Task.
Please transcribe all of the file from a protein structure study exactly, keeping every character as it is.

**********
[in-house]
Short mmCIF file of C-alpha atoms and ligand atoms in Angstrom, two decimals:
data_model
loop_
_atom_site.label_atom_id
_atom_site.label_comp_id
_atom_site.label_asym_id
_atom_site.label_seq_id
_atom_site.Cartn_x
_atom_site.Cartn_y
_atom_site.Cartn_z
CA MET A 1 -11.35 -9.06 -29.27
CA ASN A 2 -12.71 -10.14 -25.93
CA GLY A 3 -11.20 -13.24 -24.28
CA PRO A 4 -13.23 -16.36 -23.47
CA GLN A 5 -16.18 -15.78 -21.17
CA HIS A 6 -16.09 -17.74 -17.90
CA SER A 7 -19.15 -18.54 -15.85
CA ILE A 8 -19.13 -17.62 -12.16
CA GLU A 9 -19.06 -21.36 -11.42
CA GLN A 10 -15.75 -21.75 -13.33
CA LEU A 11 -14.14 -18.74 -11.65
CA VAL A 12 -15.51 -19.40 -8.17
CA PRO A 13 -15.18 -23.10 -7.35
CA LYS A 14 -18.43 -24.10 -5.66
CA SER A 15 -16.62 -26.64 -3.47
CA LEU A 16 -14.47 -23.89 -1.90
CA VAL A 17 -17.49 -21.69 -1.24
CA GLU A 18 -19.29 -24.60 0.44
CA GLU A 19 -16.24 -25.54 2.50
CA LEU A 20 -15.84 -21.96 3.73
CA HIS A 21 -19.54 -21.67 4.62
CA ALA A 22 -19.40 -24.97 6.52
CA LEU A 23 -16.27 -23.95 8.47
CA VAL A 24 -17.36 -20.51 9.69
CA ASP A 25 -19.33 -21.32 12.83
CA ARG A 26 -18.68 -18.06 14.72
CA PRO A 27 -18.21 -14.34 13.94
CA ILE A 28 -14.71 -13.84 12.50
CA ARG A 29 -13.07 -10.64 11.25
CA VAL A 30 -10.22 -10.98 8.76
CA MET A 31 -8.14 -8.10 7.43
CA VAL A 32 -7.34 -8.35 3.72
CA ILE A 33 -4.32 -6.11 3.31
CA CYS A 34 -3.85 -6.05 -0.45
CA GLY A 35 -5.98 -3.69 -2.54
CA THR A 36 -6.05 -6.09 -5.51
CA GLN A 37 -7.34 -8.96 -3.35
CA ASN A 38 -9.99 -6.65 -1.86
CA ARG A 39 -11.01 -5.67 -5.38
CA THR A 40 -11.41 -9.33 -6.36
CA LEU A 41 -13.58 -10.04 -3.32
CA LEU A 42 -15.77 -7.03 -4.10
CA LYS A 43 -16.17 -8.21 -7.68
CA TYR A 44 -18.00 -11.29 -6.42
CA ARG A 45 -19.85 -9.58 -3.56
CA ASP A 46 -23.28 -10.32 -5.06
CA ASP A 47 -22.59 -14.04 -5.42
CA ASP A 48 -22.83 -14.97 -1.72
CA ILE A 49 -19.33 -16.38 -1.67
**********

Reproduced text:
[in-house]
Short mmCIF file of C-alpha atoms and ligand atoms in Angstrom, two decimals:
data_model
loop_
_atom_site.label_atom_id
_atom_site.label_comp_id
_atom_site.label_asym_id
_atom_site.label_seq_id
_atom_site.Cartn_x
_atom_site.Cartn_y
_atom_site.Cartn_z
CA MET A 1 -11.35 -9.06 -29.27
CA ASN A 2 -12.71 -10.14 -25.93
CA GLY A 3 -11.20 -13.24 -24.28
CA PRO A 4 -13.23 -16.36 -23.47
CA GLN A 5 -16.18 -15.78 -21.17
CA HIS A 6 -16.09 -17.74 -17.90
CA SER A 7 -19.15 -18.54 -15.85
CA ILE A 8 -19.13 -17.62 -12.16
CA GLU A 9 -19.06 -21.36 -11.42
CA GLN A 10 -15.75 -21.75 -13.33
CA LEU A 11 -14.14 -18.74 -11.65
CA VAL A 12 -15.51 -19.40 -8.17
CA PRO A 13 -15.18 -23.10 -7.35
CA LYS A 14 -18.43 -24.10 -5.66
CA SER A 15 -16.62 -26.64 -3.47
CA LEU A 16 -14.47 -23.89 -1.90
CA VAL A 17 -17.49 -21.69 -1.24
CA GLU A 18 -19.29 -24.60 0.44
CA GLU A 19 -16.24 -25.54 2.50
CA LEU A 20 -15.84 -21.96 3.73
CA HIS A 21 -19.54 -21.67 4.62
CA ALA A 22 -19.40 -24.97 6.52
CA LEU A 23 -16.27 -23.95 8.47
CA VAL A 24 -17.36 -20.51 9.69
CA ASP A 25 -19.33 -21.32 12.83
CA ARG A 26 -18.68 -18.06 14.72
CA PRO A 27 -18.21 -14.34 13.94
CA ILE A 28 -14.71 -13.84 12.50
CA ARG A 29 -13.07 -10.64 11.25
CA VAL A 30 -10.22 -10.98 8.76
CA MET A 31 -8.14 -8.10 7.43
CA VAL A 32 -7.34 -8.35 3.72
CA ILE A 33 -4.32 -6.11 3.31
CA CYS A 34 -3.85 -6.05 -0.45
CA GLY A 35 -5.98 -3.69 -2.54
CA THR A 36 -6.05 -6.09 -5.51
CA GLN A 37 -7.34 -8.96 -3.35
CA ASN A 38 -9.99 -6.65 -1.86
CA ARG A 39 -11.01 -5.67 -5.38
CA THR A 40 -11.41 -9.33 -6.36
CA LEU A 41 -13.58 -10.04 -3.32
CA LEU A 42 -15.77 -7.03 -4.10
CA LYS A 43 -16.17 -8.21 -7.68
CA TYR A 44 -18.00 -11.29 -6.42
CA ARG A 45 -19.85 -9.58 -3.56
CA ASP A 46 -23.28 -10.32 -5.06
CA ASP A 47 -22.59 -14.04 -5.42
CA ASP A 48 -22.83 -14.97 -1.72
CA ILE A 49 -19.33 -16.38 -1.67